Although mental health problems among victims of trafficking have been shown to be high, recovery without treatment is rare, particularly in those who have developed PTSD (10). Where there is comorbidity, recovery often does not occur even when rehabilitation has been attempted (7). This is unsurprising given the multiplicity of trauma that victims of trafficking have experienced (2), which often includes trauma prior to the trafficking situation. In keeping with this, there is evidence from the wider (non-trafficking) literature that PTSD is more common among those who have experienced multiple trauma (12) and recovery is less likely (13).
There is a paucity of research into clinical interventions for the treatment of victims of trafficking. Much of the literature in this area proposes principles by which interventions should be delivered rather than describing treatment trials.
Such trials are in any case challenging because of the many other adversities that survivors of trafficking often also experience. Those who have been trafficked across borders face immigration insecurity. Many seek asylum in the same country in which they have escaped their captors. This may increase their fears about the possibility of being recaptured. Victims of trafficking may also experience significant stressors related to their insecure immigration status such as further incidents of imprisonment (for example, for having used false documents while under the control of traffickers), or of immigration detention. Research has consistently demonstrated that a long asylum determination procedure and other post-migration adversities contribute to mental health problems (14–16). Immigration detention has also been shown to be associated with mental health problems (17).
Given the high rate of PTSD among victims of trafficking, an evidence-based treatment for PTSD should be available and be provided to those victims who meet diagnostic criteria for this condition. Narrative exposure therapy (NET) (18) is a short-term evidence-based treatment for PTSD that was specifically developed for victims of multiple trauma and may therefore be worthy of evaluation in the context of trafficking-related PTSD.
In NET, an individual is taken through their entire autobiography. Both traumatic and positive events are identified and understood within the wider sociopolitical context in which they occurred. The majority of time in therapy is spent carrying out a detailed exploration of, and exposure to, traumatic events experienced chronologically and in context. The nature of the exposure to traumatic events in NET is different to reliving in CBT and also to other forms of therapies for PTSD. The therapist guides the exposure through the event in a much more directive manner than is usual in other therapies. Very close attention is paid to the emotional and physiological and behavioral responses that the client experiences during the exposure, and these are reflected back to guide the client through the retelling of the trauma at the same time as maintaining a dual focus on present and past experiences in a natural manner that resembles an “exposure conversation.” Physical experiences occurring both peritraumatically and during the exposure are attended to with as much emphasis as cognitions, meanings, emotions, and sensory experiences. Unlike some other trauma treatments, dissociation and affect regulation are managed and treated while the exposure is occurring, rather than in a preliminary “stabilization” phase of treatment. Contextual information is integrated into the memory for the trauma during the exposure, in order that the autobiographical memory is completed. The detailed account of the autobiography is transcribed by the therapist and is given to the client at the end of therapy. It provides a written acknowledgment or testimony of their experiences, including both traumatic events and positive events, within the context in which they occurred. The therapist “bears witness” to the client’s story and actively facilitates the client to speak in detail about the traumatic events in the context of the overall narrative of their life story.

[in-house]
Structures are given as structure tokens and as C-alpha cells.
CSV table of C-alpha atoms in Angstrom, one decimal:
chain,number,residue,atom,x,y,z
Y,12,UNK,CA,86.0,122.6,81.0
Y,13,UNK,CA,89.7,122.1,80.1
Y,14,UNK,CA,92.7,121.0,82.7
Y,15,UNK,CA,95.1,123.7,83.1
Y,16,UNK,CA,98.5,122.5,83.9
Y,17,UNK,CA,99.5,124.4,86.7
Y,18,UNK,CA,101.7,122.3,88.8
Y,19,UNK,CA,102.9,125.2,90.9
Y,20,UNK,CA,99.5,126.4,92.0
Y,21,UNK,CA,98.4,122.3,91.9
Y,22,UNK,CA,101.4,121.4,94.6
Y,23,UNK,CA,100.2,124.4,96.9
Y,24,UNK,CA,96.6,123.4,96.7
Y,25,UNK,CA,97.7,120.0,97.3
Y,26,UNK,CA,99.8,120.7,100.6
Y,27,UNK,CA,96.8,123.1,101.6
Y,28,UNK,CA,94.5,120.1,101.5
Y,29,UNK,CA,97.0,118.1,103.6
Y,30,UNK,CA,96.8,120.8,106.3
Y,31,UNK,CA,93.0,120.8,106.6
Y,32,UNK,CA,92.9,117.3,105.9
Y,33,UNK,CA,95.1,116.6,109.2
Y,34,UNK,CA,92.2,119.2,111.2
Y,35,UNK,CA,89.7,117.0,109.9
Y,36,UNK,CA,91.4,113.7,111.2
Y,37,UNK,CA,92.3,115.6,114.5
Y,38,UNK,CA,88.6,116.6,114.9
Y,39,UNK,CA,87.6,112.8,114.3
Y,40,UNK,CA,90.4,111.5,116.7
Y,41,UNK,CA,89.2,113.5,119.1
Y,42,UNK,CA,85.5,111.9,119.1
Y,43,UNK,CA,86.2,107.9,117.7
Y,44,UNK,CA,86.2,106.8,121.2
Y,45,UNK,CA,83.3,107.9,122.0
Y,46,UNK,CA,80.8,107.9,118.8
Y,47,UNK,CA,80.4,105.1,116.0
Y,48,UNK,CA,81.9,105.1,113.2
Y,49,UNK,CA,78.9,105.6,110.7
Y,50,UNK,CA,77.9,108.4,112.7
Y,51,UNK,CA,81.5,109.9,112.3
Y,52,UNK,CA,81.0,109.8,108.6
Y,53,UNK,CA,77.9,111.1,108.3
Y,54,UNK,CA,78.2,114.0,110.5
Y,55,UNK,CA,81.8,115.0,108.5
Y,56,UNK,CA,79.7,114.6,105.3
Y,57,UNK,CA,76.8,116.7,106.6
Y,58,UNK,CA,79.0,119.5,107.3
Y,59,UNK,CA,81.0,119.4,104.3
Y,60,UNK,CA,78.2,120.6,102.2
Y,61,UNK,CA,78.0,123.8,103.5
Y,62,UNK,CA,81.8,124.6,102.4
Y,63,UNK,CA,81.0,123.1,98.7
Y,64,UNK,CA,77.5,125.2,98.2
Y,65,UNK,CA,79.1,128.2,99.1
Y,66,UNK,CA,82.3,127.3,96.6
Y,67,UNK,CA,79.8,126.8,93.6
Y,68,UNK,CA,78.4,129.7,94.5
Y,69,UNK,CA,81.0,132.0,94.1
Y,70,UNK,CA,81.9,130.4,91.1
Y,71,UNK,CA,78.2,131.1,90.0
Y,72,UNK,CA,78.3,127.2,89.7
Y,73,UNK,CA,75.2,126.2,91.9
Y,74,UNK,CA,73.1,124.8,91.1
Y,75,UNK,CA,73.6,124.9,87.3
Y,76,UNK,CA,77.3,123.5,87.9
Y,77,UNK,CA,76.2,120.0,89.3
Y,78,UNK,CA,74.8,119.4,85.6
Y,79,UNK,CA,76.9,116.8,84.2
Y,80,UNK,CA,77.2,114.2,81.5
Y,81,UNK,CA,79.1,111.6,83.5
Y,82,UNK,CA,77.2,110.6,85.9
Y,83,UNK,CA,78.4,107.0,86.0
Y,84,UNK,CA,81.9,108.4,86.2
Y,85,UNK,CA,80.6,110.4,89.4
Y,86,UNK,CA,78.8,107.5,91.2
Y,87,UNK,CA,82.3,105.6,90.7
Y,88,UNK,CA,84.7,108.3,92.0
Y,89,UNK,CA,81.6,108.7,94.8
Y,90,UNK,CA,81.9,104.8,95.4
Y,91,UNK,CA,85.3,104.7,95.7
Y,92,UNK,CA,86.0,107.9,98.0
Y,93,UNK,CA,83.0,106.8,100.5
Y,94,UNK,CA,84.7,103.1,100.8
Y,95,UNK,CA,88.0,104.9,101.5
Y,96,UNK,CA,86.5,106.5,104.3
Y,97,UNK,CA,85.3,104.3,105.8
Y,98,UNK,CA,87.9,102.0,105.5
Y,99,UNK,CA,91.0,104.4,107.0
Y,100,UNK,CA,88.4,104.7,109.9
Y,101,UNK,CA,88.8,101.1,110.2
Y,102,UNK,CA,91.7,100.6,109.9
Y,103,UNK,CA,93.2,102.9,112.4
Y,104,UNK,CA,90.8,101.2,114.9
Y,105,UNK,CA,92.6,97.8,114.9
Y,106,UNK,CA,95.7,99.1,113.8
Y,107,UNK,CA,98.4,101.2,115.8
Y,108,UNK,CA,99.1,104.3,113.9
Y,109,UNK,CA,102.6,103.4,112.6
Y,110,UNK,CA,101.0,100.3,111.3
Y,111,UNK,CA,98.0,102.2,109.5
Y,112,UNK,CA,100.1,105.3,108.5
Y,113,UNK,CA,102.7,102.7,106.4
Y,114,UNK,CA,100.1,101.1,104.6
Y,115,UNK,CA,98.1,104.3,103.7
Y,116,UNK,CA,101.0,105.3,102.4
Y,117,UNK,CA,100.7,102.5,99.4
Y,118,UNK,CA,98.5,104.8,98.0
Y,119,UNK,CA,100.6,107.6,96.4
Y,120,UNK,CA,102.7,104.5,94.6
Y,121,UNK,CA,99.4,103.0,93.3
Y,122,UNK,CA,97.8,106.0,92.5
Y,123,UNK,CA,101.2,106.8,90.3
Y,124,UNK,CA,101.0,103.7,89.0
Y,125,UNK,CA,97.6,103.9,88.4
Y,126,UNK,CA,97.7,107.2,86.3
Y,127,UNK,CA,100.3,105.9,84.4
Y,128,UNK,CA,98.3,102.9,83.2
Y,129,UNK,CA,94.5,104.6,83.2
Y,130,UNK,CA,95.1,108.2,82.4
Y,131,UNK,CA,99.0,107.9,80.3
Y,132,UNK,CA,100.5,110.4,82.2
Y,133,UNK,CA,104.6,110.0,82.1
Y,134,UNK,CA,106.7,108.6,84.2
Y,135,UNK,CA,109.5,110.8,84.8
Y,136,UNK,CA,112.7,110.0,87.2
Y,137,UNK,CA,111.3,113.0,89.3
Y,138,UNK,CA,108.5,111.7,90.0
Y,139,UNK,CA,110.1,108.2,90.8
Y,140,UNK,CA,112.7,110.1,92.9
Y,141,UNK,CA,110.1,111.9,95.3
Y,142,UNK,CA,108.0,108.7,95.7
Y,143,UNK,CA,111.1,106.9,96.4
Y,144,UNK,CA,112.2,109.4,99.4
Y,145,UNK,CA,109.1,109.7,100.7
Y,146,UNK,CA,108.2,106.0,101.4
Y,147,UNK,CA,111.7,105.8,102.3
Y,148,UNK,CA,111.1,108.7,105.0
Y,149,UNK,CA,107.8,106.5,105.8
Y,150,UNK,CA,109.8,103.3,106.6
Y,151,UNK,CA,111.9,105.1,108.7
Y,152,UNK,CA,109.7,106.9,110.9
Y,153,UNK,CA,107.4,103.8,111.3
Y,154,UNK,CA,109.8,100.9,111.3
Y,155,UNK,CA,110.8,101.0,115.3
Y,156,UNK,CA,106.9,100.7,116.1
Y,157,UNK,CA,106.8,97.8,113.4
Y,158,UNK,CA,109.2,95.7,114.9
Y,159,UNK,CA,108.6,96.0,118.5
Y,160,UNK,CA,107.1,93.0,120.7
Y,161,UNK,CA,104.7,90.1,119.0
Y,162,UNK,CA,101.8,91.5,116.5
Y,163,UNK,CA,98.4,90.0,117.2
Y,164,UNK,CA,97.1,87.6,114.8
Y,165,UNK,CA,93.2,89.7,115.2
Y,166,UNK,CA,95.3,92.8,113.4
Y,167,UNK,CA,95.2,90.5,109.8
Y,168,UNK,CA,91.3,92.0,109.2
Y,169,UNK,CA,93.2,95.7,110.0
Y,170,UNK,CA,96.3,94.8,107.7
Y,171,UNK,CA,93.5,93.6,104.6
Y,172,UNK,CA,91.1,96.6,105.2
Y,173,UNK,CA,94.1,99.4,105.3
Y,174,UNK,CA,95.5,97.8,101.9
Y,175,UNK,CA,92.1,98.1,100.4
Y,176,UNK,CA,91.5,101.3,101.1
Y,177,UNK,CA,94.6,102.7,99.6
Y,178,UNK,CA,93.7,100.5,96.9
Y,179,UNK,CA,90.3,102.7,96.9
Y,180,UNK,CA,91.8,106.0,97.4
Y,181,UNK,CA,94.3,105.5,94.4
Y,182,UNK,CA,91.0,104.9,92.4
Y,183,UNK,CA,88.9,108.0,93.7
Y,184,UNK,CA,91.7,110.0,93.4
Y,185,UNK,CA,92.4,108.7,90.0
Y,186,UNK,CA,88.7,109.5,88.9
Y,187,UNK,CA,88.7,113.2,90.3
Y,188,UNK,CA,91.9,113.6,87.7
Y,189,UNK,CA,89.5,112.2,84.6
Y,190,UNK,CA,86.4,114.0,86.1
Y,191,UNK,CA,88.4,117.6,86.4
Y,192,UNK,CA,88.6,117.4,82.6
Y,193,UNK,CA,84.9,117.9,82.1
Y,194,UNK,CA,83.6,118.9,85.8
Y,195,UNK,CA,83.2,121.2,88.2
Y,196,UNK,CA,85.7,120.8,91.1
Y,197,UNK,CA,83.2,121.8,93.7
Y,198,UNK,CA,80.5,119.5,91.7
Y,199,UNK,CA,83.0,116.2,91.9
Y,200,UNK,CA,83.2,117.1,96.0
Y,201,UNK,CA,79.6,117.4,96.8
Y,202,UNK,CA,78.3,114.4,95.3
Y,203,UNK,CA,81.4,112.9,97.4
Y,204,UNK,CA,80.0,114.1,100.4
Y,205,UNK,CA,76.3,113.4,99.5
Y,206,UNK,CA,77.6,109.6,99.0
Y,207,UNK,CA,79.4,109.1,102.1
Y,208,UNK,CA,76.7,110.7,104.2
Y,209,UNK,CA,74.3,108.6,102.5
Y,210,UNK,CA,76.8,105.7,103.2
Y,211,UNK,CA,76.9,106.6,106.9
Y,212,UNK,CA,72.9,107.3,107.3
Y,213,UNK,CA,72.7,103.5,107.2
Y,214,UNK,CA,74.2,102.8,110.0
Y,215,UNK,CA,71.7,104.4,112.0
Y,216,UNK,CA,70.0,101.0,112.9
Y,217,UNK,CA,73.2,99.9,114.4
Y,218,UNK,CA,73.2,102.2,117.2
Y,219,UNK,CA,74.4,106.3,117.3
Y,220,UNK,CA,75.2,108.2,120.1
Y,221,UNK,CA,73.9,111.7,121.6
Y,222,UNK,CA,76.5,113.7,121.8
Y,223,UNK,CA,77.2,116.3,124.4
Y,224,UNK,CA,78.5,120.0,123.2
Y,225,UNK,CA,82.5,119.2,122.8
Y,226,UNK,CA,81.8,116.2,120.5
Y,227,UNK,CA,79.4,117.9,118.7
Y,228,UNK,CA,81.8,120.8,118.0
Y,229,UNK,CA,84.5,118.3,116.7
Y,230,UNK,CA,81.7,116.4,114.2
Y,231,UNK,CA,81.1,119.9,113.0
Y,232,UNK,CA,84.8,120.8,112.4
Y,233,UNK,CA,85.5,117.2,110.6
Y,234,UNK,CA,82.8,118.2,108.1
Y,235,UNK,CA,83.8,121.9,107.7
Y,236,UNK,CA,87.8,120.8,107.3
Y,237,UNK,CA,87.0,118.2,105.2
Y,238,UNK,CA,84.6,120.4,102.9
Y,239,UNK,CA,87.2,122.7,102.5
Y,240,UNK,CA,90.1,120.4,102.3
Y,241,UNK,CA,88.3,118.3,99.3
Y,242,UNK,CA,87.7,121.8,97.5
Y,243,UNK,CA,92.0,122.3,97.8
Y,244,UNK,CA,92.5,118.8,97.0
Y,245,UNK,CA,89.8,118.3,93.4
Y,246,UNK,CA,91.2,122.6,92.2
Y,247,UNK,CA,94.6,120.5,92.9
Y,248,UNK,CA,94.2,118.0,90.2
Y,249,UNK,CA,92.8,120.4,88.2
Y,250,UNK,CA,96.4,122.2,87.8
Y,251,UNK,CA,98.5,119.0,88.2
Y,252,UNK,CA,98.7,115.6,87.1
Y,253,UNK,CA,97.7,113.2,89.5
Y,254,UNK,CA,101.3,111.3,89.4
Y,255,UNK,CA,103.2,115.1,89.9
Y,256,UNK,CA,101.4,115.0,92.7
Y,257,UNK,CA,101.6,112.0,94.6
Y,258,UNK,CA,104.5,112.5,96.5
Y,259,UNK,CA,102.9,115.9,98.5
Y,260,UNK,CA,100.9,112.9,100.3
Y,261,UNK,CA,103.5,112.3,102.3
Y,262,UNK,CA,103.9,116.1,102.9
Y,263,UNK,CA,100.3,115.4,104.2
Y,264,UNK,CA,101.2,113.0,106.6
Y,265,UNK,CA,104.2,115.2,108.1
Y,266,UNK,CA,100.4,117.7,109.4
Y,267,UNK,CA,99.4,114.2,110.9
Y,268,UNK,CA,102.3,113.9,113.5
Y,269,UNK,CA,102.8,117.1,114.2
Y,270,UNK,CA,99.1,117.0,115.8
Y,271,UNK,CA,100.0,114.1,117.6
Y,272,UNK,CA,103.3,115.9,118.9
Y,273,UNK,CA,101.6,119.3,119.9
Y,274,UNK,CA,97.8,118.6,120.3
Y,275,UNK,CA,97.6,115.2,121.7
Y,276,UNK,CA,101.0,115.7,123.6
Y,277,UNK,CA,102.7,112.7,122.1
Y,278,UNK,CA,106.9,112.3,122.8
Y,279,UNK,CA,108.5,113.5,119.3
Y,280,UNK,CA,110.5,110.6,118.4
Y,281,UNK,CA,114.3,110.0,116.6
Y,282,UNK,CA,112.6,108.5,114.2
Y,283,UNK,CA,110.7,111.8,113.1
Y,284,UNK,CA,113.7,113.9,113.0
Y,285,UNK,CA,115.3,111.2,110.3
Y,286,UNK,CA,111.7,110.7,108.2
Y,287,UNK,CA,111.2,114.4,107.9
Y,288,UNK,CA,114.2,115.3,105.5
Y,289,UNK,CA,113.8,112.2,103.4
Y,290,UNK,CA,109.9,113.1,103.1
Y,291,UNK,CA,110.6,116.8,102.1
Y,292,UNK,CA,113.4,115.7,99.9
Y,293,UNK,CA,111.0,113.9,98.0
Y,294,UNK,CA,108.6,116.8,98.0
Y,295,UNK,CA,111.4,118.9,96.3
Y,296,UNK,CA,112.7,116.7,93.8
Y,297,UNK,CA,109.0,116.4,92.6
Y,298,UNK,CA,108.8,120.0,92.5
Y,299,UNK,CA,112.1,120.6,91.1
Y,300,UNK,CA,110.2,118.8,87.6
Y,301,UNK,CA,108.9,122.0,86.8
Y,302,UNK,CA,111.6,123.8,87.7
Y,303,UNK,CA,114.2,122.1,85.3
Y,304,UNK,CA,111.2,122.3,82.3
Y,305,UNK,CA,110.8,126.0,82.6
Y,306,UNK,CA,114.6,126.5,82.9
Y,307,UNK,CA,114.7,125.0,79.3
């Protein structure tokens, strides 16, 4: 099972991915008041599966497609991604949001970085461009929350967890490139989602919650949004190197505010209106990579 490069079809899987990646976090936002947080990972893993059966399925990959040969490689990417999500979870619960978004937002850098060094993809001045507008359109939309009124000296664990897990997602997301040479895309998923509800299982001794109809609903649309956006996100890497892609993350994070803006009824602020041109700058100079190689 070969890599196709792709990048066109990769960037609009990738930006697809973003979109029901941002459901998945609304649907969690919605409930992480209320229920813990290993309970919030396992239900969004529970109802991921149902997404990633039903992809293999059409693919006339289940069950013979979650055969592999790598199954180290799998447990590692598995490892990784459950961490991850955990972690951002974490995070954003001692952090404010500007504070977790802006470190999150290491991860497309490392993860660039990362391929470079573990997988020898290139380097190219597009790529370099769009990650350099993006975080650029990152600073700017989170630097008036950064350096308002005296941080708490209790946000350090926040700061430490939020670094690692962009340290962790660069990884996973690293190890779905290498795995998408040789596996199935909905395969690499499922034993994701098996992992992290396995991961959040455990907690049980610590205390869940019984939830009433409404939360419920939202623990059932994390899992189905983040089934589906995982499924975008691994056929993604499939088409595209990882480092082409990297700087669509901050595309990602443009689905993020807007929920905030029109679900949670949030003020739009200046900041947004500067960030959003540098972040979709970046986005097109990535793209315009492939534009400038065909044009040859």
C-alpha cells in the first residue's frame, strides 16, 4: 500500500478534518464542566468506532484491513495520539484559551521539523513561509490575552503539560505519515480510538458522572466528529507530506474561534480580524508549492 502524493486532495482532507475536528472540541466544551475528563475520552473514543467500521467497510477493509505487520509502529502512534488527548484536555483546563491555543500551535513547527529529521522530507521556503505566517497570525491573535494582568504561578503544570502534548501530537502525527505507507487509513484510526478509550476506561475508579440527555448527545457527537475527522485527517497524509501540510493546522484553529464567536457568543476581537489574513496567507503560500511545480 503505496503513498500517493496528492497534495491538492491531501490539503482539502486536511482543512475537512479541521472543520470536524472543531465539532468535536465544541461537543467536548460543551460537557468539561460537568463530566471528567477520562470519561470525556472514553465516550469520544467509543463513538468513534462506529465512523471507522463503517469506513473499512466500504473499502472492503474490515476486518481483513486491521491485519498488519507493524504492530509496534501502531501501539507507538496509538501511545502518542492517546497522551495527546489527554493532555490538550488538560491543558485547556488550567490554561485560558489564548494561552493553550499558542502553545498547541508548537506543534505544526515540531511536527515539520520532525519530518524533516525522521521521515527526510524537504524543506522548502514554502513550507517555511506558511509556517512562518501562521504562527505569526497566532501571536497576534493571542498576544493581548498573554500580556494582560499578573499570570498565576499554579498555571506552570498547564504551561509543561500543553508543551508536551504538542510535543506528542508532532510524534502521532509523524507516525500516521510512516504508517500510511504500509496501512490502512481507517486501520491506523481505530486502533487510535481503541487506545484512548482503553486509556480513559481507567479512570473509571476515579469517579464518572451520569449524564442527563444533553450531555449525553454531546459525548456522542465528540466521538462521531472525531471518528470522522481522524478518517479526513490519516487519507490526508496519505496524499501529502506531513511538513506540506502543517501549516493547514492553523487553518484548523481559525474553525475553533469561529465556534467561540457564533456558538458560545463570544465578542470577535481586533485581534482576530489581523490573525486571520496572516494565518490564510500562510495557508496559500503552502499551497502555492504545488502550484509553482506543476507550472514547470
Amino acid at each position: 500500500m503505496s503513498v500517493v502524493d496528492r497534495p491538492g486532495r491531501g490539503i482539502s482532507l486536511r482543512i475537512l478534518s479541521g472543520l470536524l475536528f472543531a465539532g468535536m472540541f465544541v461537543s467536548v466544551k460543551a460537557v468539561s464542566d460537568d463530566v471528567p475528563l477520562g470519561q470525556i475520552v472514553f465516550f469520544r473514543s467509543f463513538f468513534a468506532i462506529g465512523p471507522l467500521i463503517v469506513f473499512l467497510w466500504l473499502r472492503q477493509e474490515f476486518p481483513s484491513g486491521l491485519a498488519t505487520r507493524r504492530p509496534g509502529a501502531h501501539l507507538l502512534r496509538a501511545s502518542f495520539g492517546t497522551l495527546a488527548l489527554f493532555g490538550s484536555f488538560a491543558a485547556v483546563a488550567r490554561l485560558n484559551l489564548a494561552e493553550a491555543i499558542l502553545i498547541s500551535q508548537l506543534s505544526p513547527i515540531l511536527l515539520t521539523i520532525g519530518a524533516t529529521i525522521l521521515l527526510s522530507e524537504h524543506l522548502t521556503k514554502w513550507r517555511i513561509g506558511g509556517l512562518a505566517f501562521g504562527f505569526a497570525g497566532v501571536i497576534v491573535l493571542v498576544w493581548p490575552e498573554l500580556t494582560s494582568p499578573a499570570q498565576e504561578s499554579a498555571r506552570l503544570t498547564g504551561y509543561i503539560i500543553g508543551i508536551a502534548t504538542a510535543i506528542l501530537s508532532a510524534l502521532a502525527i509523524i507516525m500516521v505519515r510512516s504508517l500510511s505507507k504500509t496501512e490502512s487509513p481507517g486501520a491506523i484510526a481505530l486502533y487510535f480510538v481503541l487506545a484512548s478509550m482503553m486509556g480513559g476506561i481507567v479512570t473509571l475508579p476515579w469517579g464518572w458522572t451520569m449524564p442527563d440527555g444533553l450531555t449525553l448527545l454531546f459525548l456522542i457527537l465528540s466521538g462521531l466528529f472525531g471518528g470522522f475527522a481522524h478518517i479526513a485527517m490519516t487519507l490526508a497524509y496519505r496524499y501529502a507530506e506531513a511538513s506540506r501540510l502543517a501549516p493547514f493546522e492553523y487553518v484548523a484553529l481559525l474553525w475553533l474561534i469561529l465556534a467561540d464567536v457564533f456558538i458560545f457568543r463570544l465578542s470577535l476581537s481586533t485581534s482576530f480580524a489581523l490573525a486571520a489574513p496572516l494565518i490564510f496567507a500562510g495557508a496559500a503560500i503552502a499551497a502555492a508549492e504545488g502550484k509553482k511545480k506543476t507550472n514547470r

Narrative exposure therapy was initially developed for use in low income countries in contexts of ongoing insecurity and high likelihood of exposure to further trauma. Subsequently, it has been shown also to be effective among asylum seekers and refugees in high income countries. Several trials have now demonstrated its efficacy among diverse populations, including former child soldiers (19), asylum seekers in Germany who had experienced war and torture (20), and individuals with comorbid BPD (21). These populations have in common a high prevalence of PTSD resulting from experience of multiple traumas, which in some cases includes developmental trauma.